The closing of the last Blockbuster stores has led to some “end of an era” pontificating and even some meta “end of the era of end of the eras” commentary from Monica Hesse in the Washington Post. For me, it is a chance to think about the moment that got me started as The Movie Mom — watching parents at Blockbuster ask the teenaged clerks if an Adam Sandler movie was appropriate for kids.
I usually had a good idea of what I was looking for, but most of the patrons would stand glassy-eyed in front of the “new releases” shelf or possibly go straight to “action/adventure” or “comedy.” The five or six categories were not very helpful. There are lessons to learn from Blockbuster about the risks of disruptive new technologies. Why didn’t Blockbuster invent Netflix? The ease of ordering by mail and then, even easier, just hitting a button on the computer for immediate streaming could have kept Blockbuster expanding, possibly even into creating its own content, as Neftlix has. They could also have developed the extraordinarily precise and granular “micro-genres” that are a large part of what makes Netflix so user-friendly. Instead of “action/adventure” they have an almost Dewy Decimal-level of specificity, with hundreds of sub-categories so you can find action-classics, action-comedies, action-African American or action-Blaxplotation, action-superheroes, action-thrillers, action-disasters, action-military, etc. The Atlantic has a great story by Alexis C. Madrigal about how the algorithms for defining these micro-genres were developed.
If you use Netflix, you’ve probably wondered about the specific genres that it suggests to you. Some of them just seem so specific that it’s absurd. Emotional Fight-the-System Documentaries? Period Pieces About Royalty Based on Real Life? Foreign Satanic Stories from the 1980s?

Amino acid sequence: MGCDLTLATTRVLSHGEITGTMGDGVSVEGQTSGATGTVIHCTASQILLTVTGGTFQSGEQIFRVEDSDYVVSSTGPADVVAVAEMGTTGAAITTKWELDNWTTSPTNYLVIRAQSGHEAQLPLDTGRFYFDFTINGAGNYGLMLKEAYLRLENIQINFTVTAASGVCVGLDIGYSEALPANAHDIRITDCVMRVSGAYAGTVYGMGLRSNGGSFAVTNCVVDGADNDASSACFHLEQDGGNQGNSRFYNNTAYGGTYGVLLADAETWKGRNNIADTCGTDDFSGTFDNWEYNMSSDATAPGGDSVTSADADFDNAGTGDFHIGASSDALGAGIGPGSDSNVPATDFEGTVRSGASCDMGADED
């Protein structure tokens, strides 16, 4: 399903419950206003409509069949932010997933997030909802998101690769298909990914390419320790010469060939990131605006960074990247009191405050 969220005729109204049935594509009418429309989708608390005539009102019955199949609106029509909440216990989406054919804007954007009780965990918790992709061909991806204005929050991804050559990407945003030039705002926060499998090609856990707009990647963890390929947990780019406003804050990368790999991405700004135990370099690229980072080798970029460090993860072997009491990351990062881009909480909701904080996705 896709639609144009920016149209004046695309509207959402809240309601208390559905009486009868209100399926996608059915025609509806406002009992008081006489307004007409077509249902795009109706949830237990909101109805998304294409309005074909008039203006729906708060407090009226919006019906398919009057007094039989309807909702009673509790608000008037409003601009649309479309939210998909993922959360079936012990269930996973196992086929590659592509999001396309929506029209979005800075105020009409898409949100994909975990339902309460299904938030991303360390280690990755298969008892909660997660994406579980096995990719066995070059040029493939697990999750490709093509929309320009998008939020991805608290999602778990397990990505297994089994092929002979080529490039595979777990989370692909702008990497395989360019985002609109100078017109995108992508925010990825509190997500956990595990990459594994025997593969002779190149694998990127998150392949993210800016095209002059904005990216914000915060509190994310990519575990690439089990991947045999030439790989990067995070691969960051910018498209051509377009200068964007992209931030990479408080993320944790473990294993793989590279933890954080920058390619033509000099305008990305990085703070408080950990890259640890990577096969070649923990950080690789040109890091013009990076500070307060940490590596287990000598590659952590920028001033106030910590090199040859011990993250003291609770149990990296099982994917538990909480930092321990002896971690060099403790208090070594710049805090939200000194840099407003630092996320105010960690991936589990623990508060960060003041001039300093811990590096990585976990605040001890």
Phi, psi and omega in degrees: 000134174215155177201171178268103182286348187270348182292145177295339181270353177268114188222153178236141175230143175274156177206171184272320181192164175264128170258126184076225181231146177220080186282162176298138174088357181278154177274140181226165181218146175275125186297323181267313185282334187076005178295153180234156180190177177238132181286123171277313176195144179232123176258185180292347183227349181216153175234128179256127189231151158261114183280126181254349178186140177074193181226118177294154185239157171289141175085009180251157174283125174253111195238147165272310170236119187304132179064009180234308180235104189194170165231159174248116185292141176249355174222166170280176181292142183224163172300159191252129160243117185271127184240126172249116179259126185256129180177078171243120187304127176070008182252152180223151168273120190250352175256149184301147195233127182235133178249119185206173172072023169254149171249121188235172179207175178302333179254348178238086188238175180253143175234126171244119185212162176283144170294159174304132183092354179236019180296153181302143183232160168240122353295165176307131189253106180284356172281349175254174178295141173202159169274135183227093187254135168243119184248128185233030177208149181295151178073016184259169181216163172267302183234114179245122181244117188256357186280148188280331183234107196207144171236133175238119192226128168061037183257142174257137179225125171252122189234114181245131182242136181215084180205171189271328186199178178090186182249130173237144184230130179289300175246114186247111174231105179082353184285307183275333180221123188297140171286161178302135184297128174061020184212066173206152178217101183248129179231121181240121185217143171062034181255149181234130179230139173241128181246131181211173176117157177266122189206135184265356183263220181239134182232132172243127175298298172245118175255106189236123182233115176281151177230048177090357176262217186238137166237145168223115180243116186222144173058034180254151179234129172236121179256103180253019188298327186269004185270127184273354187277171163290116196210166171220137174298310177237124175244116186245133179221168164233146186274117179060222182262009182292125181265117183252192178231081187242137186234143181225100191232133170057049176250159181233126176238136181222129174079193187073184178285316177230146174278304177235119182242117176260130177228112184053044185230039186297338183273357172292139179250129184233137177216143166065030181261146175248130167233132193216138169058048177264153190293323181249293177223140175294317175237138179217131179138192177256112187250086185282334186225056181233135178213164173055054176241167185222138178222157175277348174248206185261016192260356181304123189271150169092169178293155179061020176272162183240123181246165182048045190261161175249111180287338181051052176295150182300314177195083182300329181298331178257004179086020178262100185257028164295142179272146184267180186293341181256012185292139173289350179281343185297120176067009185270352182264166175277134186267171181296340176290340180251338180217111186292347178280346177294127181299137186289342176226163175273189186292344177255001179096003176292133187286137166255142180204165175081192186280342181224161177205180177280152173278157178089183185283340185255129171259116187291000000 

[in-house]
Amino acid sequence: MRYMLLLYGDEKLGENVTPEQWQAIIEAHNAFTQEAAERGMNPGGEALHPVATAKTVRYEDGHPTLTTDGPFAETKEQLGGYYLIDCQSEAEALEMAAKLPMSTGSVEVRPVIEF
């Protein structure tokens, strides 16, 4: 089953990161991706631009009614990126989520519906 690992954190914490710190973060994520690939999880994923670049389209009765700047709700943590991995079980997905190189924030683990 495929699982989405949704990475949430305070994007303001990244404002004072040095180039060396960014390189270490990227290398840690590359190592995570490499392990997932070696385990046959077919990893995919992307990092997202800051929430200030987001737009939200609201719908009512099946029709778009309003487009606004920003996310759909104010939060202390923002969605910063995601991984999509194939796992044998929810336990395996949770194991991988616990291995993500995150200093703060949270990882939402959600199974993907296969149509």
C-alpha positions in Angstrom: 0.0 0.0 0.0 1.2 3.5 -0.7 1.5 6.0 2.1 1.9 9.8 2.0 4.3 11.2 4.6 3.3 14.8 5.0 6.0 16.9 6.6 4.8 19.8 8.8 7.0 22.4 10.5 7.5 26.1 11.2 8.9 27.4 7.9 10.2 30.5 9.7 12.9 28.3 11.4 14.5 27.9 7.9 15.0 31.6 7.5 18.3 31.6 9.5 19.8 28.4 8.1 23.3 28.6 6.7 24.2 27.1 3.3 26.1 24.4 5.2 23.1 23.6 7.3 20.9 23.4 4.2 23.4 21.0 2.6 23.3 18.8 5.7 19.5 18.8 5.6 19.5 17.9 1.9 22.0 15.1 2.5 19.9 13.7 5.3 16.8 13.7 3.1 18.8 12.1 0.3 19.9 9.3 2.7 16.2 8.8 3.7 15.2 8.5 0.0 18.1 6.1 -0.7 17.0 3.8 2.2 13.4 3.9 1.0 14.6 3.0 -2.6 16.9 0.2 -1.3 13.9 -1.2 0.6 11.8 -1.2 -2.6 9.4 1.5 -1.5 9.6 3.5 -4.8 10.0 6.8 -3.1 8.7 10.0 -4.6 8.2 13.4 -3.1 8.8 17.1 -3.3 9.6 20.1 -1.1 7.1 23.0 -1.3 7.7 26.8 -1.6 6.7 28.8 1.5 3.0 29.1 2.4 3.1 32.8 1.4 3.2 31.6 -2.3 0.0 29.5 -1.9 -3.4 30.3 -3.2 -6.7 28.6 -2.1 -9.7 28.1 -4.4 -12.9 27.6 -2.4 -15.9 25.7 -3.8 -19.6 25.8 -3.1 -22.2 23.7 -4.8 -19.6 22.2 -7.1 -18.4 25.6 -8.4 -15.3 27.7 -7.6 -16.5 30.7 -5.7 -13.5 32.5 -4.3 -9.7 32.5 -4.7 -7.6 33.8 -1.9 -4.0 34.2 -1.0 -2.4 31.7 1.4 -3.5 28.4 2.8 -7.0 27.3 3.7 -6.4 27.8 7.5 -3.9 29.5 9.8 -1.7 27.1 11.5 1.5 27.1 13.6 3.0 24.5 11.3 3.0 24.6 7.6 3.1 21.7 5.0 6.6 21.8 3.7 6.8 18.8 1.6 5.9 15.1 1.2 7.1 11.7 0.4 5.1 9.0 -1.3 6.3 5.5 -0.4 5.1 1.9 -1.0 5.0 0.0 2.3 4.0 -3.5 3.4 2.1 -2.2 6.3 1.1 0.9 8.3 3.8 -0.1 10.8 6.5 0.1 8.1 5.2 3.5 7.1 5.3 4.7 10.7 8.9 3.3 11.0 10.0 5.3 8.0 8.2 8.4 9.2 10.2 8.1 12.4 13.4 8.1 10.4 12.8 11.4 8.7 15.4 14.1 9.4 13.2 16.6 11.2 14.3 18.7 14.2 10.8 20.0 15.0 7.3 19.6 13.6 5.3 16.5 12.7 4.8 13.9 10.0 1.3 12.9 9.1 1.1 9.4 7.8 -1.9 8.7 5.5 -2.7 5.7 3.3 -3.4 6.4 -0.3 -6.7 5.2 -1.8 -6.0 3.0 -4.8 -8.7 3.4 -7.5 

If Netflix can show such tiny slices of cinema to any given user, and they have 40 million users, how vast did their set of “personalized genres” need to be to describe the entire Hollywood universe?
This idle wonder turned to rabid fascination when I realized that I could capture each and every microgenre that Netflix’s algorithm has ever created.
Through a combination of elbow grease and spam-level repetition, we discovered that Netflix possesses not several hundred genres, or even several thousand, but 76,897 unique ways to describe types of movies.
I love the list Madrigal provides of some of the best categories:
Emotional Independent Sports Movies
Spy Action & Adventure from the 1930s
Cult Evil Kid Horror Movies
Cult Sports Movies
Sentimental set in Europe Dramas from the 1970s
Visually-striking Foreign Nostalgic Dramas
Japanese Sports Movies
Gritty Discovery Channel Reality TV
Romantic Chinese Crime Movies
Mind-bending Cult Horror Movies from the 1980s
Dark Suspenseful Sci-Fi Horror Movies
Gritty Suspenseful Revenge Westerns
Violent Suspenseful Action & Adventure from the 1980s
Time Travel Movies starring William Hartnell
Romantic Indian Crime Dramas
Evil Kid Horror Movies
Visually-striking Goofy Action & Adventure
British set in Europe Sci-Fi & Fantasy from the 1960s
Dark Suspenseful Gangster Dramas
Critically-acclaimed Emotional Underdog Movies
NSA’s invasion of our privacy is minor compared to the information we cheerfully provide to corporations. This kind of customer-guided big data is just the tip of the iceberg from the kind of individually-tailored marketing we can expect — for good and for bad — in the coming years.